Enhanrakan (Encyclical Letter) by Nersés Shnorhali.
After the death of Khaldariants', Arghut'ian transferred the press
to the Armenian colony in Nor Nakhichevan in Southern Russia, where
he published several precious books including the metric work of
Hakob Nalian, Grk'oyks koch'ets'eal hogeshah (Book Called Enrichment
of the Soul). Later the operation was again moved to Astrakhan where
several more titles were published.
Although Armenian printing was started as early as 1512, due to
the precarious conditions and political turmoil in Armenian proper,
the first press to be established on native soil only came 250 years
later. In the second half of the eighteenth century thanks to the
Catholicos of Etchmiadzin Siméon Erevants'i's efforts, the
situation of Armenians in the homeland was improved. He organized
the instruction of children, supervised the reorganization of the
monastery library, and founded at Etchmiadzin the first Armenian
printing press under the sponsorship of Grigor Mik'ayelian-Ch'ak'ikian.
The solemn opening of the press was in 1771, and in the following
year the first book to be printed on Armenia soil appeared: Siméon
Erevants'i, Zbosaran hogevor (Spiritual Recreation). After that
a Tagharan (Song Book), a Girk' aghot'its' (Book of Prayers) 
and other important works were published. Very soon the Holy See
of Etchmiadzin created next to the printing house a small paper
factory and a foundry for the manufacture of Armenian font.
In the nineteenth century numerous new printing firms were opened
everywhere Armenians lived: Erevan, Shushi (Karabagh), Van, Mush,
Alexandropol (Leninakan), New Bayazid (Kamo), Akhaltskha (Armenian
Georgia), Ganja (Azerbaijan), and also in Moscow, Tbilissi, Baku,
Shamakhi, Rostov, Theodosia (Crimea), Jerusalem (St. James Patriarchate),
Calcutta, Bombay, Singapore, Teheran, the Island of Malta, New York,
Boston, Geneva, Varna and Rusjuk (Bulgaria), Athens, Cairo, Alexandria,
and in quite a few other places. The first Armenian printers as
the Armenian scribes of the Middle Ages did not spare any efforts;
thanks to their sacrifice, works which remain the glories of Armenian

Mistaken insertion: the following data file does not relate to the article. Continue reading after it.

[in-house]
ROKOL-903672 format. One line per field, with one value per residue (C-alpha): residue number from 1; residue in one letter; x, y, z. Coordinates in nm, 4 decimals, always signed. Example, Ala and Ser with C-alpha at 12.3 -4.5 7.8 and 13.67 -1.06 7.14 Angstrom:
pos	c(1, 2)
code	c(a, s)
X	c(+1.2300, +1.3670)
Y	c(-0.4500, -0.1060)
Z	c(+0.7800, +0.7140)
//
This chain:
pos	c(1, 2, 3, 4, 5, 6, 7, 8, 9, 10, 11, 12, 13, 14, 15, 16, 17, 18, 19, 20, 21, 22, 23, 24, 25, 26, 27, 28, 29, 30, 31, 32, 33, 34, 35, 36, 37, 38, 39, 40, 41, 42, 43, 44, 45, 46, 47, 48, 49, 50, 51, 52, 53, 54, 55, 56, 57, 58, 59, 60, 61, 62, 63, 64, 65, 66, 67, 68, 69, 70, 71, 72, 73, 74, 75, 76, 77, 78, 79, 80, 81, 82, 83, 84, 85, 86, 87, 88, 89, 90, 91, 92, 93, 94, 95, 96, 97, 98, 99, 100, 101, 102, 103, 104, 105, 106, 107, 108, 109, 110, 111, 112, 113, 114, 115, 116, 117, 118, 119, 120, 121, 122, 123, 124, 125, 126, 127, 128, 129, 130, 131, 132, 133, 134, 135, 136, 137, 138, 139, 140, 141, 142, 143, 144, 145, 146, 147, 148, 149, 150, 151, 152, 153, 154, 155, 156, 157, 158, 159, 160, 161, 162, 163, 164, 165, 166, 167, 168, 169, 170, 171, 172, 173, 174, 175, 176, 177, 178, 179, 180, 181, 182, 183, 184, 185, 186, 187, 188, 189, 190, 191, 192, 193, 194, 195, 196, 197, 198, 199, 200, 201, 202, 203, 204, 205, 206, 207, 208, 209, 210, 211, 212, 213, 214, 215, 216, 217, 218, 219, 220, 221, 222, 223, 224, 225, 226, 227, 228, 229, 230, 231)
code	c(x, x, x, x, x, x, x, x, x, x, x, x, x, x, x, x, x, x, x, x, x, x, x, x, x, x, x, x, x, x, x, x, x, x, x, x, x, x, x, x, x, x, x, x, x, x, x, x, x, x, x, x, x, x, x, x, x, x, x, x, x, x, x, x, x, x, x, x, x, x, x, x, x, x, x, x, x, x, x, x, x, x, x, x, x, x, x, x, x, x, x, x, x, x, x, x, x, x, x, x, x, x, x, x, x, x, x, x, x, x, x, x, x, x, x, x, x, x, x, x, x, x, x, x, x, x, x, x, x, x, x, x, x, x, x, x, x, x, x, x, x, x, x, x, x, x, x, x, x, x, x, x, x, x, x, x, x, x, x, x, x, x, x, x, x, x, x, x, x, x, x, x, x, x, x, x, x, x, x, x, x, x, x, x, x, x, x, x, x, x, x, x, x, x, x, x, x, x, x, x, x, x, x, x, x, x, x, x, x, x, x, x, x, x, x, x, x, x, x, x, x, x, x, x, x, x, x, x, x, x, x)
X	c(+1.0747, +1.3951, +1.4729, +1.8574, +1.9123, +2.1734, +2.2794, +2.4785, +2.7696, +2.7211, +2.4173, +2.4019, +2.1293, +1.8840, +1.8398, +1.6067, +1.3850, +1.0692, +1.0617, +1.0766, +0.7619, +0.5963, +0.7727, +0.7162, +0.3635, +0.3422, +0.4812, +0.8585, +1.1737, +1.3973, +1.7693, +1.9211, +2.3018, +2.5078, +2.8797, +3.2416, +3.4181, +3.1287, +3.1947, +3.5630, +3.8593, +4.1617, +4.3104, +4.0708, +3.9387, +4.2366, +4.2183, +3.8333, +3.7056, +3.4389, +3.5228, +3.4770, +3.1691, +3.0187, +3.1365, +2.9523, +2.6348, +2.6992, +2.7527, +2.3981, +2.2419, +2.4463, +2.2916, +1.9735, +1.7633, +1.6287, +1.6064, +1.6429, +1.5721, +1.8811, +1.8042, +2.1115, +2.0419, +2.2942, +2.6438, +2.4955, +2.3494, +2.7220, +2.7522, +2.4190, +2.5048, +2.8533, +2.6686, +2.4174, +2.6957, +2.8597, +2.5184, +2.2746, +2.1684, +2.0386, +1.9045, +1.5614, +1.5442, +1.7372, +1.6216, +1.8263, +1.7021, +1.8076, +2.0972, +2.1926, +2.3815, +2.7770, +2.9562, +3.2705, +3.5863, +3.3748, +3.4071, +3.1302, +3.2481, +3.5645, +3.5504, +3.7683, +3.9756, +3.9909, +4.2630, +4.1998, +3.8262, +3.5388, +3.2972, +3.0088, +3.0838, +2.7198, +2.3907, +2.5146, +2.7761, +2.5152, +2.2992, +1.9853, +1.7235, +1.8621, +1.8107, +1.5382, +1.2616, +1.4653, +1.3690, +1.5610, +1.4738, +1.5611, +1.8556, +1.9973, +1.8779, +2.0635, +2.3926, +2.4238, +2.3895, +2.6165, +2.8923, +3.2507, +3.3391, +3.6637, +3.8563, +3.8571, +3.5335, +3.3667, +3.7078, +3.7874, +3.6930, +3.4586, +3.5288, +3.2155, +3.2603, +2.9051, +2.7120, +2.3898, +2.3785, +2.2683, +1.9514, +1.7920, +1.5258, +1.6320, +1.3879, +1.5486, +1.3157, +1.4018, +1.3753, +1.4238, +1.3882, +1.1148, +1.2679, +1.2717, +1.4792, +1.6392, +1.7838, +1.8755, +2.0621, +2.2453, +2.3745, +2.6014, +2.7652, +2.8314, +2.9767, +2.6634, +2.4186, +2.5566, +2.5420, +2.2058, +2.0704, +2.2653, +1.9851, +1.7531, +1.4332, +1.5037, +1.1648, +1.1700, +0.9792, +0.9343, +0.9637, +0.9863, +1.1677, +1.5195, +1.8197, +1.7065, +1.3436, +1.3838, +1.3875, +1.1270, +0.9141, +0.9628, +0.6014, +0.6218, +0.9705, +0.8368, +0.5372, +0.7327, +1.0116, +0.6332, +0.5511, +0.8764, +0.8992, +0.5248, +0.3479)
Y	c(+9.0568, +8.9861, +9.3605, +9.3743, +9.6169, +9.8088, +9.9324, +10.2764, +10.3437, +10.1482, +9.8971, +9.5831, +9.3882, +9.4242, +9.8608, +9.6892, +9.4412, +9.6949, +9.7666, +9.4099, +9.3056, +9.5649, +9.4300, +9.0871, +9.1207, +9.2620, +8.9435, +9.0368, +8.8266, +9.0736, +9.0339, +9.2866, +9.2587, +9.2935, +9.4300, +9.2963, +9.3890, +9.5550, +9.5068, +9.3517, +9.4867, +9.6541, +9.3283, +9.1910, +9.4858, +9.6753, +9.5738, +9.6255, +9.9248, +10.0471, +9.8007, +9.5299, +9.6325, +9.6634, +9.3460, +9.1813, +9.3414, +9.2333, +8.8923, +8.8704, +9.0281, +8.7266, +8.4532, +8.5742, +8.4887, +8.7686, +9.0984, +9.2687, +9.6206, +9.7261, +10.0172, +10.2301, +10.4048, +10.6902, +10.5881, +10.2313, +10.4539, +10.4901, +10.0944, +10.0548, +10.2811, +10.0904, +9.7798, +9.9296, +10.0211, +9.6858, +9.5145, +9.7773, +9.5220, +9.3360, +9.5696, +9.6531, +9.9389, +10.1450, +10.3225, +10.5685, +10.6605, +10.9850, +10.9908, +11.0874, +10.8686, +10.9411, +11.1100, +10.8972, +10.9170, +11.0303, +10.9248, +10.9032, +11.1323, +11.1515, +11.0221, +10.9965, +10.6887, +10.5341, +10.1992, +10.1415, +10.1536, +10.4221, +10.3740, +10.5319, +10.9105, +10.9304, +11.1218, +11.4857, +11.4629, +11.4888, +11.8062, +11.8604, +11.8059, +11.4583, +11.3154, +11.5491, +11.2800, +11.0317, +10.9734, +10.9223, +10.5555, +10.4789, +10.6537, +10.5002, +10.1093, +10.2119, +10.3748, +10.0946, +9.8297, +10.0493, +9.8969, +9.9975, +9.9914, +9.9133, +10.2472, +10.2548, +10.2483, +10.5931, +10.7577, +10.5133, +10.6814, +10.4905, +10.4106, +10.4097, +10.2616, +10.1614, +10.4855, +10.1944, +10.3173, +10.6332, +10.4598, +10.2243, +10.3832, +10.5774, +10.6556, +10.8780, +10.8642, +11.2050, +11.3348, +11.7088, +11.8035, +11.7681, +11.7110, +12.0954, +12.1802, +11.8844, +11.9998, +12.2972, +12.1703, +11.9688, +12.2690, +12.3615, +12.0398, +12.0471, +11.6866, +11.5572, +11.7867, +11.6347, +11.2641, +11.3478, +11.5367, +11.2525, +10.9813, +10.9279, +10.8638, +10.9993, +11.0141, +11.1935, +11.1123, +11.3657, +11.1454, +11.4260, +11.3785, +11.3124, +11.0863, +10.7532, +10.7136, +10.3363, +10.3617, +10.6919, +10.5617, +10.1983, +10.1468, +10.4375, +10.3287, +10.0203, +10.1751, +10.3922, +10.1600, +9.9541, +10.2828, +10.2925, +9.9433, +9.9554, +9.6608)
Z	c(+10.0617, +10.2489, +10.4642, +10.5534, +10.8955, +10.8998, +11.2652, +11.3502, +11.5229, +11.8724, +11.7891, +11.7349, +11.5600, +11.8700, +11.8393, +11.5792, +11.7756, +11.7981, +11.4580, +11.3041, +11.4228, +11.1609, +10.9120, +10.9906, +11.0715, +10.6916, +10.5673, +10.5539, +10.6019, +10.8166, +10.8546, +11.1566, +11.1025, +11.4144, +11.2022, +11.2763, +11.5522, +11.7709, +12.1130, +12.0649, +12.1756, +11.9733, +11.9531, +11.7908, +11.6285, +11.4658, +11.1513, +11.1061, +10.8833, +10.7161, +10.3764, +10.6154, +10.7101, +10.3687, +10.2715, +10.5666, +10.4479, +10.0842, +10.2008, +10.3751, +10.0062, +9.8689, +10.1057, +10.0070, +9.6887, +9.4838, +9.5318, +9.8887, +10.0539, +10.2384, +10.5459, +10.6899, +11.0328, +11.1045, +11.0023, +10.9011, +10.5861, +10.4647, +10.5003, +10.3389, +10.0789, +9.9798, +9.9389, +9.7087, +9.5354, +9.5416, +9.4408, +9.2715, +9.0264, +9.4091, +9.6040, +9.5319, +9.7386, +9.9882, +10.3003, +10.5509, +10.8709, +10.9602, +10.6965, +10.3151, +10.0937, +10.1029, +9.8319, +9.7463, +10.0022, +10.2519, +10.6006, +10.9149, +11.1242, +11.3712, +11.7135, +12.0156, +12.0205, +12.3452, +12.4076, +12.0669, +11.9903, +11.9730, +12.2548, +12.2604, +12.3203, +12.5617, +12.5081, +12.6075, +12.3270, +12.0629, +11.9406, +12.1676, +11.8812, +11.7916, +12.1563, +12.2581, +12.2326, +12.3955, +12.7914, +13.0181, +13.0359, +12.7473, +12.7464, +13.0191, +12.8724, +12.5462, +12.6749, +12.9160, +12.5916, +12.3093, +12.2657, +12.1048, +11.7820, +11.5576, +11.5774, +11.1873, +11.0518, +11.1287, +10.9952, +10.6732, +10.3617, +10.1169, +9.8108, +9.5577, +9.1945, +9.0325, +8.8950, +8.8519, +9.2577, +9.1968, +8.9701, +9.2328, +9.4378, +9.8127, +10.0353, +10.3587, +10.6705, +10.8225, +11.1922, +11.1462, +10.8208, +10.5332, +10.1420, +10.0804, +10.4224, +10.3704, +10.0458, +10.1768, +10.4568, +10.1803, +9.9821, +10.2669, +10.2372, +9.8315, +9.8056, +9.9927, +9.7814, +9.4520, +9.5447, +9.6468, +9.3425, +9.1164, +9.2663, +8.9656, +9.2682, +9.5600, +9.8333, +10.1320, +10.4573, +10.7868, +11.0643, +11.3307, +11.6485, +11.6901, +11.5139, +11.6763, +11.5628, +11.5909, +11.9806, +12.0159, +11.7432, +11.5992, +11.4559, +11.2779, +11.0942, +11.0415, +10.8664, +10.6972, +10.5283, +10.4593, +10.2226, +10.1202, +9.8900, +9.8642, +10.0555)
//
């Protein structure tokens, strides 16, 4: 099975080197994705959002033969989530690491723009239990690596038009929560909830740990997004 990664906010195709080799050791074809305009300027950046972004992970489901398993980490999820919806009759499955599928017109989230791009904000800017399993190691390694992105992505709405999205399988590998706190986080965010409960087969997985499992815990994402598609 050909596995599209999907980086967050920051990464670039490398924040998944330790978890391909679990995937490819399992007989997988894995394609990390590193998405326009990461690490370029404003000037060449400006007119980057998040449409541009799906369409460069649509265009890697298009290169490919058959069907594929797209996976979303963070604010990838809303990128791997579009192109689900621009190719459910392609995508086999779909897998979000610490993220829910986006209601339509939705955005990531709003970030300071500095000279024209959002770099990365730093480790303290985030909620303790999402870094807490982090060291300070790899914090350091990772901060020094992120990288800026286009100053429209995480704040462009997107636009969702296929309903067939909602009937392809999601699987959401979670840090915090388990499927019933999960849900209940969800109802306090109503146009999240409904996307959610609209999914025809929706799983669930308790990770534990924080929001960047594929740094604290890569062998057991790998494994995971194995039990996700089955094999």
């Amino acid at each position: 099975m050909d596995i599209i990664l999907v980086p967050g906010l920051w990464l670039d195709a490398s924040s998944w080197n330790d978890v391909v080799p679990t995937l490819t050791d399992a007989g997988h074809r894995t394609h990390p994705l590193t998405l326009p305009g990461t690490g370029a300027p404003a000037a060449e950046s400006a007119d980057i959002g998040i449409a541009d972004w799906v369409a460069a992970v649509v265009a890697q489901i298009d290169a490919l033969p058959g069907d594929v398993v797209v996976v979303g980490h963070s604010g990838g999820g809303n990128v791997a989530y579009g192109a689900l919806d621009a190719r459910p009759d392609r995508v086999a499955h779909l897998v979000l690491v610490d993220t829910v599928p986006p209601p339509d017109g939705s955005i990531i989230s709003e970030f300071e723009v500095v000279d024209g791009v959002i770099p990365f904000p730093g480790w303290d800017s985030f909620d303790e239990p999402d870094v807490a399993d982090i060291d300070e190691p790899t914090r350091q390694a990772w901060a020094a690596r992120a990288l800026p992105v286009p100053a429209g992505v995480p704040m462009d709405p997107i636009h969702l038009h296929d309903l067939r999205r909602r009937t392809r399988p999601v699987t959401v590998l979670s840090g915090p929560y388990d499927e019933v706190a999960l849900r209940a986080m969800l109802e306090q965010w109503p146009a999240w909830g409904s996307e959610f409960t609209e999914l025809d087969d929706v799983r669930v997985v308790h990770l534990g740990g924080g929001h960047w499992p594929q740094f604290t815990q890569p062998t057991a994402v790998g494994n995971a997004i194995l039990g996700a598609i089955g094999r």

literature came into being or were saved from disappearing.
Armenia continues to cherish this important legacy of 1600 years
of codex and book production. The famous and unique Institute of
Ancient Manuscripts, the Matenadaran, in Erevan is named after the
creator of the Armenian alphabet, Mesrop Mashtots', while the largest
printing house in Armenia bears the name of the first Armenian printer,
Stamped and Tooled Leather Bindings
The history of leather work in Armenia is known exclusively through
bindings of manuscripts. The practice of protecting a manuscript
with boards covered with leather goes back to the very invention
of the codex in the first Christian centuries. Before that books
were in the form of scrolls or continuous rolls of papyrus. The
idea of folding leaves of papyrus and then attaching the folded
leaves by sewing one to the other through the fold produced the
codex or book as we know it. This invention allowed the reader to
find the passage he wanted by simply turning the pages instead of
the old method of unrolling a long scroll. When papyrus, a very
fragile material not easily folded, was replaced by the more robust
parchment or vellum durability was added but the pages tended to
curl. Thus wooden boards were added at the front and back of the
codex to keep the pages flat and protect them from tearing. These
were attached to the body of the manuscript by the threads used
to sew the gatherings of folded pages together. To conceal the sewing
threads and to consolidate the binding a single piece of leather